Happy Birthday to the Founder of Modern Feminism

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Strengthen the female mind by enlarging it, and there will be an end to blind obedience.

Taught from infancy that beauty is woman’s sceptre, the mind shapes itself to the body, and roaming round its gilt cage, only seeks to adorn its prison.

Women are systematically degraded by receiving the trivial attentions which men think it manly to pay to the sex, when, in fact, men are insultingly supporting their own superiority.

These are all quotes from the writings of Mary Wollstonecraft, British writer and social theorist, who was born 253 years ago today. Think about it: that was before the American and French Revolutions. (She was living in France and had just had her first child as the French Revolution waged around her.) At the time of her birth, there was no such thing as a public railroad or telegraphs. The suffragette movements in England and America were decades away from materializing.

When she was 33 years old, in 1792, she published A Vindication of the Rights of Woman. Five years later she died of puerperal fever after giving birth to her second child and daughter (who later became the author of Frankenstein). Although the book was well-received, it fell into disfavor after her widower published a memoir about his wife in which he was unsparingly honest. The problem was that Wollstonecraft had led an unconventional life and in those days, “unconventional” translated into “immoral.” And immorality disqualified you from being considered a serious writer or philosopher, especially if you were a woman.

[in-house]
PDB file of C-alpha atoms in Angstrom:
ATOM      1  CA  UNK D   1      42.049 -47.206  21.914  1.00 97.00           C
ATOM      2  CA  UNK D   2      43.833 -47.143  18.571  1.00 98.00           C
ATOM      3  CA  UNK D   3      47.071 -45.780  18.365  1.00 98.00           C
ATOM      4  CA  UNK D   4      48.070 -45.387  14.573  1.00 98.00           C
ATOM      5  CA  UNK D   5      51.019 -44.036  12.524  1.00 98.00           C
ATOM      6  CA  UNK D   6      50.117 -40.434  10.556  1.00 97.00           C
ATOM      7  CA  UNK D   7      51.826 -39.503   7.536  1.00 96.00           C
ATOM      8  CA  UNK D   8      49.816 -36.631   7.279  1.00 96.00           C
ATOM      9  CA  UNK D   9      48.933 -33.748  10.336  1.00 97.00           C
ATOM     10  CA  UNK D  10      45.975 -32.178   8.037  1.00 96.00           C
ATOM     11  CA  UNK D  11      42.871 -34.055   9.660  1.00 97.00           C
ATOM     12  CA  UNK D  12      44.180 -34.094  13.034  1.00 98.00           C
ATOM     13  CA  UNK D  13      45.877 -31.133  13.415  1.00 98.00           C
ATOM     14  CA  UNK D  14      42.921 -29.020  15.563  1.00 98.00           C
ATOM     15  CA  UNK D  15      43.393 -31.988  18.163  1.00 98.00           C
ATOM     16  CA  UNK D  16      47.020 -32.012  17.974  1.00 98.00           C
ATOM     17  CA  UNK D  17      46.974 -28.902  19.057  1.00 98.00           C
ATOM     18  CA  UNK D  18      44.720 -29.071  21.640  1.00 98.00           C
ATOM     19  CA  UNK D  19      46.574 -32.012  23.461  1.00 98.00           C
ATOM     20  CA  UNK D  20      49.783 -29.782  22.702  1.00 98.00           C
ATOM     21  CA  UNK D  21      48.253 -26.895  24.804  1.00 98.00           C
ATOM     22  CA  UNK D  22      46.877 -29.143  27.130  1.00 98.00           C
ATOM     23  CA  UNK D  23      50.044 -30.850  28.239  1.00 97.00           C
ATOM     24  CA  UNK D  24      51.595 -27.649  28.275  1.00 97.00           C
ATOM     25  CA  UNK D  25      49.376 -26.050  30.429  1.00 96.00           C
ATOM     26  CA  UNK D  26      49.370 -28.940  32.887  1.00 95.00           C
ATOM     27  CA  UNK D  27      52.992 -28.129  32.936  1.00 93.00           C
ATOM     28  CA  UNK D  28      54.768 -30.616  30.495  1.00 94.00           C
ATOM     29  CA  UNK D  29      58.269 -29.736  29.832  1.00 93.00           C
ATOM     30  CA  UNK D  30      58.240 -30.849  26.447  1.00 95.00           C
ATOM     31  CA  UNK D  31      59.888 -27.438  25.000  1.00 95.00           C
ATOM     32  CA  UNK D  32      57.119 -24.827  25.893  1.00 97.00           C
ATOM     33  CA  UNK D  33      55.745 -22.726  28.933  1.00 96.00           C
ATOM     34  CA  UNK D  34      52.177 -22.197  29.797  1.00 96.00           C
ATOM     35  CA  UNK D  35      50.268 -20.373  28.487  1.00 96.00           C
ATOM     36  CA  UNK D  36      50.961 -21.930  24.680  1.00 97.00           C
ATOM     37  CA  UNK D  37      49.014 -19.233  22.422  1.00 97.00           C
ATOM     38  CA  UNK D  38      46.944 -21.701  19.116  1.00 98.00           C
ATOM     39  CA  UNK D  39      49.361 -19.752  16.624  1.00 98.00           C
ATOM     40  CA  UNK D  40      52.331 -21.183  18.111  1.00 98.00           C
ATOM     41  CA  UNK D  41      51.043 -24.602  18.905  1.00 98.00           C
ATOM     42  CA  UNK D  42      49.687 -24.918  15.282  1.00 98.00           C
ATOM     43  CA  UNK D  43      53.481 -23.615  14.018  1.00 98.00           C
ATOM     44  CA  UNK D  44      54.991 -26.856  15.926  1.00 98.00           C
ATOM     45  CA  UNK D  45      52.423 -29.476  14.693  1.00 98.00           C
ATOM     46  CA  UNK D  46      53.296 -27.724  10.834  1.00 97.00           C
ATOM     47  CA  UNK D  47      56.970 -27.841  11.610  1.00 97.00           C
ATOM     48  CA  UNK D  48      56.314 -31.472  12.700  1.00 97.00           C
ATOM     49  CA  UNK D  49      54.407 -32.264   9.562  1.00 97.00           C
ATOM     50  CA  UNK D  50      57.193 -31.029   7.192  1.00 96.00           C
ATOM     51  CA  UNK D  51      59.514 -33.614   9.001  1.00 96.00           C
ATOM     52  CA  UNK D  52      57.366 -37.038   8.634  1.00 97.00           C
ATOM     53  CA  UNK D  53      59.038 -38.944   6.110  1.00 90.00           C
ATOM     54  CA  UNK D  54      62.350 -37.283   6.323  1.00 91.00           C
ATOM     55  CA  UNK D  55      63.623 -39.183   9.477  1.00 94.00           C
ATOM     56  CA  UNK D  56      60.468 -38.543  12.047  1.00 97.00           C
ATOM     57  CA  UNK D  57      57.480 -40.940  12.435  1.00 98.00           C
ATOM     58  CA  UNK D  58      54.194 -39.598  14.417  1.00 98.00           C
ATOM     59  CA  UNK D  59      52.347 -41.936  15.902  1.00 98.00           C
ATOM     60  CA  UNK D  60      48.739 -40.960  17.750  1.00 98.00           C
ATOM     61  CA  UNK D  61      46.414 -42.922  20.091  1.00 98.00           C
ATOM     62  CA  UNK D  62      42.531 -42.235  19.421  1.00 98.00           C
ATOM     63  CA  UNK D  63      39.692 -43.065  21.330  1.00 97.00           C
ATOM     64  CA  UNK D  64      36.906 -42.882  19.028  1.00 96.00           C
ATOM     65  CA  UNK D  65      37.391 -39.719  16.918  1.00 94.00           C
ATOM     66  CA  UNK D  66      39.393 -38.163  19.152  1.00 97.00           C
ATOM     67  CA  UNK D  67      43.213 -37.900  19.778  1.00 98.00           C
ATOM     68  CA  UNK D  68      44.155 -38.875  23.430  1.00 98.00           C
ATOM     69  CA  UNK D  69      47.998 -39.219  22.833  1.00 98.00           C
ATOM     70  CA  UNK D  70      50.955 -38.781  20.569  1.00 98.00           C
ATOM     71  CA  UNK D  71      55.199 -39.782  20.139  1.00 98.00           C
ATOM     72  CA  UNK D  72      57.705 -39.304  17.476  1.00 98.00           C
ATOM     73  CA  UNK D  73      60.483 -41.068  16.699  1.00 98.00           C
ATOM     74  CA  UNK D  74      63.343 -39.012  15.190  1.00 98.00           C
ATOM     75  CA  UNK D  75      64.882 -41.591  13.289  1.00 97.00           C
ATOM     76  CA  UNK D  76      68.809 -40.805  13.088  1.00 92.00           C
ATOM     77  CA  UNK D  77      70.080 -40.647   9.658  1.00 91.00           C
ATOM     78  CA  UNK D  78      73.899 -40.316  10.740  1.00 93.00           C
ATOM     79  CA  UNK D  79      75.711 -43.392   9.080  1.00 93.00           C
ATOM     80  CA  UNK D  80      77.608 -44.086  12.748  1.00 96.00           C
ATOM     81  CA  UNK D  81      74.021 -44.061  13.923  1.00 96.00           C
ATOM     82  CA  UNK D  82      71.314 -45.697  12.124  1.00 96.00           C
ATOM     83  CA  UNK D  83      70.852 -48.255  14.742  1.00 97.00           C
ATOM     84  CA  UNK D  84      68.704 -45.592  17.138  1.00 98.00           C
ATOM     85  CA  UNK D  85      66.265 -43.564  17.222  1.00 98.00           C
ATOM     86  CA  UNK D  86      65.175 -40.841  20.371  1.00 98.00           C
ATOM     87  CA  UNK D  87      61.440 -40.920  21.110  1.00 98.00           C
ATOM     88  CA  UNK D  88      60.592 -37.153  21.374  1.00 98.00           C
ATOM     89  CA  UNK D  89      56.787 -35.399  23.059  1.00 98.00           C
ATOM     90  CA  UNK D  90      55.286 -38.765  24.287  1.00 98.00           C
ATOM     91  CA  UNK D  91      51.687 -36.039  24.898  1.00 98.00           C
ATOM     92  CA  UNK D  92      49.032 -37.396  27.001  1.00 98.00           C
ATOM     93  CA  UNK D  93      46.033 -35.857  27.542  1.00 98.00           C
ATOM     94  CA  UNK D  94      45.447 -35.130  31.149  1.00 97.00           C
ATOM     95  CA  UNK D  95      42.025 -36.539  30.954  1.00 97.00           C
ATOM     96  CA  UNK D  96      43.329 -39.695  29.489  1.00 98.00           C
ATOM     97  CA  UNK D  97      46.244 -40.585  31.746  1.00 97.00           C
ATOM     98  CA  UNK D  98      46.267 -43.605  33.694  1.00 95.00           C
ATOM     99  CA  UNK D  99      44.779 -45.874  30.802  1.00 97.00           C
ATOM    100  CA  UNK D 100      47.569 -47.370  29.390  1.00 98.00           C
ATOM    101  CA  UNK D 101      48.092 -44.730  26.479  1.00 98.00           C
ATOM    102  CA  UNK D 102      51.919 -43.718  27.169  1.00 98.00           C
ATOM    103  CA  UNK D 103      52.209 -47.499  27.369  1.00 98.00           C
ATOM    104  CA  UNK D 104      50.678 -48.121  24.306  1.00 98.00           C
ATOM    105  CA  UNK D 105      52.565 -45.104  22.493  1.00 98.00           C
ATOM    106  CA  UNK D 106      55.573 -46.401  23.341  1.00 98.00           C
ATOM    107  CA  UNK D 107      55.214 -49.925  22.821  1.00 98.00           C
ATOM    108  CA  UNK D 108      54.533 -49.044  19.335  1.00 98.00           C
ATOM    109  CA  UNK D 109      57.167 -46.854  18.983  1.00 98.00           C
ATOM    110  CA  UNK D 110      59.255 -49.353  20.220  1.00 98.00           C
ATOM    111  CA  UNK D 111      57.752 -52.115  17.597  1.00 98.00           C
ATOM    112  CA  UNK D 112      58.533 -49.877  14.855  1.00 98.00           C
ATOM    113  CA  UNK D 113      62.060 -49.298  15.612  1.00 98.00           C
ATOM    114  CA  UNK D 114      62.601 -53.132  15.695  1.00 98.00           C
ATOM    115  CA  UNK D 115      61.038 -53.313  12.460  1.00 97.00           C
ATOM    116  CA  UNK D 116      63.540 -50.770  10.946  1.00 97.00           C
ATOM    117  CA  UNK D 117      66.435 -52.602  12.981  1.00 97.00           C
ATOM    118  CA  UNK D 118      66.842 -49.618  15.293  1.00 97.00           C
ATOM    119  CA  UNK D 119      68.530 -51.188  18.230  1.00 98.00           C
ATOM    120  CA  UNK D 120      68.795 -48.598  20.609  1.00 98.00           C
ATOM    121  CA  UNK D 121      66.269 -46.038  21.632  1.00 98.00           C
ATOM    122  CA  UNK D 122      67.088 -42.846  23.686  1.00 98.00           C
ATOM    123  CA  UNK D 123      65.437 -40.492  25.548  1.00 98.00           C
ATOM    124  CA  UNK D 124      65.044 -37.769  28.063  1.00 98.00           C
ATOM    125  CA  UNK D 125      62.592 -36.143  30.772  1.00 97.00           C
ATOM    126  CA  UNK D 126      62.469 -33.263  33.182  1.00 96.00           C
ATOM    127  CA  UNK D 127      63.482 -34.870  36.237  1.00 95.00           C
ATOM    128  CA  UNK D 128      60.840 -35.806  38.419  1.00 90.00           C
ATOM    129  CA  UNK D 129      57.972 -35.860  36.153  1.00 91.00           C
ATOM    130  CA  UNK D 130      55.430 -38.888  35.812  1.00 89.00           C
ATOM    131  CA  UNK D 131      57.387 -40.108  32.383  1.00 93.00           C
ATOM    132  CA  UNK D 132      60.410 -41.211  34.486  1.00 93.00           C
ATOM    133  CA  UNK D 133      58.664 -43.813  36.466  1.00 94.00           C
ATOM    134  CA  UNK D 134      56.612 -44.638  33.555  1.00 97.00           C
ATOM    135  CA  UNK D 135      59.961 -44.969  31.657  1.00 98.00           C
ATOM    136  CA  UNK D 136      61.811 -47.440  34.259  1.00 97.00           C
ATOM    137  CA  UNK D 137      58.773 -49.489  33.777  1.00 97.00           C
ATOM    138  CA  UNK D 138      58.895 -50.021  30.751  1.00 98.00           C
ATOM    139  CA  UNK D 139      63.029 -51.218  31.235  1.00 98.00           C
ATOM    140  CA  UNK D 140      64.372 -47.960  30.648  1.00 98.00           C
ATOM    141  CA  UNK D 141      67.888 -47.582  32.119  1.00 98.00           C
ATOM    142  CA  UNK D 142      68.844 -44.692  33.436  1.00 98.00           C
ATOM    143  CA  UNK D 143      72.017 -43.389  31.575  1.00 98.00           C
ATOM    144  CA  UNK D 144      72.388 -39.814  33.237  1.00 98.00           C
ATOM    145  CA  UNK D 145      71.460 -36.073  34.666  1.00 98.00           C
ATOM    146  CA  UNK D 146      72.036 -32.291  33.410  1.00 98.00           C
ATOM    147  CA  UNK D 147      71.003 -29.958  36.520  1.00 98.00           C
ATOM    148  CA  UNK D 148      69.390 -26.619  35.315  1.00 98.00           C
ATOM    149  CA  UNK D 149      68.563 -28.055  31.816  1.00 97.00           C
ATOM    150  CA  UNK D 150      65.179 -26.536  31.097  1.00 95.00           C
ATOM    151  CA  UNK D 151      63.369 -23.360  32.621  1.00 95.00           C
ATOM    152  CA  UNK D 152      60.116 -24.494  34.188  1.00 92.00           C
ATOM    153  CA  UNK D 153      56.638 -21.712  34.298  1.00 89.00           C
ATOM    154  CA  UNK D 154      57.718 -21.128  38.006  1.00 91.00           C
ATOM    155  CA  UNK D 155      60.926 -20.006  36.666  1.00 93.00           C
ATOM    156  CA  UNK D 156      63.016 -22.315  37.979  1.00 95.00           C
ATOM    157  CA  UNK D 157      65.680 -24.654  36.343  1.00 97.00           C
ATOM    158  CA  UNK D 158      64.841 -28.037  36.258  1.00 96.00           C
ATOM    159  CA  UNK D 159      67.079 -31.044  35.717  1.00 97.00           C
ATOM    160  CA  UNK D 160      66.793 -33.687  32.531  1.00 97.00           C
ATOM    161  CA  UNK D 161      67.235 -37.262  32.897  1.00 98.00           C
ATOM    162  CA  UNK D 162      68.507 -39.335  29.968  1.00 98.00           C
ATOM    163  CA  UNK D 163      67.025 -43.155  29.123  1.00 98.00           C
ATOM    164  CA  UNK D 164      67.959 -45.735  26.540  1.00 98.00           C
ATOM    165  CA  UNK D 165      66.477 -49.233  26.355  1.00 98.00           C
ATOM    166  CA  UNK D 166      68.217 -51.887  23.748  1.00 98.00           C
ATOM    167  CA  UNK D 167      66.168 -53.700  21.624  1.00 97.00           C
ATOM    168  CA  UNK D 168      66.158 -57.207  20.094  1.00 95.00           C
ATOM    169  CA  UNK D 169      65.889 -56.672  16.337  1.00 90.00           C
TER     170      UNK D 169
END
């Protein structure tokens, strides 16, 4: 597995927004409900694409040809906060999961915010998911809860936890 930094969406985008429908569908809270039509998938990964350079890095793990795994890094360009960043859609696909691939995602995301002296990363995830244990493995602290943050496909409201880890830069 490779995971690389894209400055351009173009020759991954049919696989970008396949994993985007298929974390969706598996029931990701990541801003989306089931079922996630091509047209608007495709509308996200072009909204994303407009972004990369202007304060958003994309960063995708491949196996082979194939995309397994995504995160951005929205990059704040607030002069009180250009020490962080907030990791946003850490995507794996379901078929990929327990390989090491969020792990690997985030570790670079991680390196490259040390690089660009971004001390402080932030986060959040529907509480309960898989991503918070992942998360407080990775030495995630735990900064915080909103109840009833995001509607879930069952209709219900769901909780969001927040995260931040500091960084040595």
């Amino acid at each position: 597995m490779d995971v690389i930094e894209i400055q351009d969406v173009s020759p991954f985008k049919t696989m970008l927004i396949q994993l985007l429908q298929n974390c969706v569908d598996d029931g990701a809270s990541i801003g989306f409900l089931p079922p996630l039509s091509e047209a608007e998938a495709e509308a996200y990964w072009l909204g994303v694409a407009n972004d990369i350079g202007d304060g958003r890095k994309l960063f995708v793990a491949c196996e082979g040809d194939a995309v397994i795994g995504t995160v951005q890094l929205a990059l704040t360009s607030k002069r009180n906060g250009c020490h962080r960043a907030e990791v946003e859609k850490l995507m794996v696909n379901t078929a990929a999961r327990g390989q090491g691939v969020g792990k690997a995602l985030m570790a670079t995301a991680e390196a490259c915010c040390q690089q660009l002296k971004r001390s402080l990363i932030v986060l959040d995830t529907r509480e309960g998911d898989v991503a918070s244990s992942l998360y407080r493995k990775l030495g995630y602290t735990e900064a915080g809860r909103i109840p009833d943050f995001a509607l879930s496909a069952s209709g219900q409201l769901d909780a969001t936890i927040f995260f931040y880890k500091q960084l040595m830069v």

Not all people view Vindication as a feminist text. That could partly be because Wollstonecraft wouldn’t have called herself a feminist. But then, there was no such word as “feminist” in the 18th century. Mary Wollstonecraft was that ahead of her time.

When I read about a woman like Wollstonecraft (and there were millions like her), whose life’s work was denigrated because of her supposed immorality, I wonder how far we’ve come. Yes, we are more accepting of couples living together and even having children without being married. That alone wouldn’t be enough to condemn Wollstonecraft if she’d been born 200 years later. But it’s still true that a woman can’t get away with what a man can if she wants to be taken seriously.

I say it’s time to give credit where it’s due: Mary Wollstonecraft was both original in her views and courageous in her life. She dared to say and do what she believed in. Her life wasn’t always happy, but she lived on her own terms and left a legacy for all women. Not many of us can say the same.

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Ellen Keim

Ellen is a freelance writer, essayist and copy editor, living with three cats and a husband in Columbus, OH.

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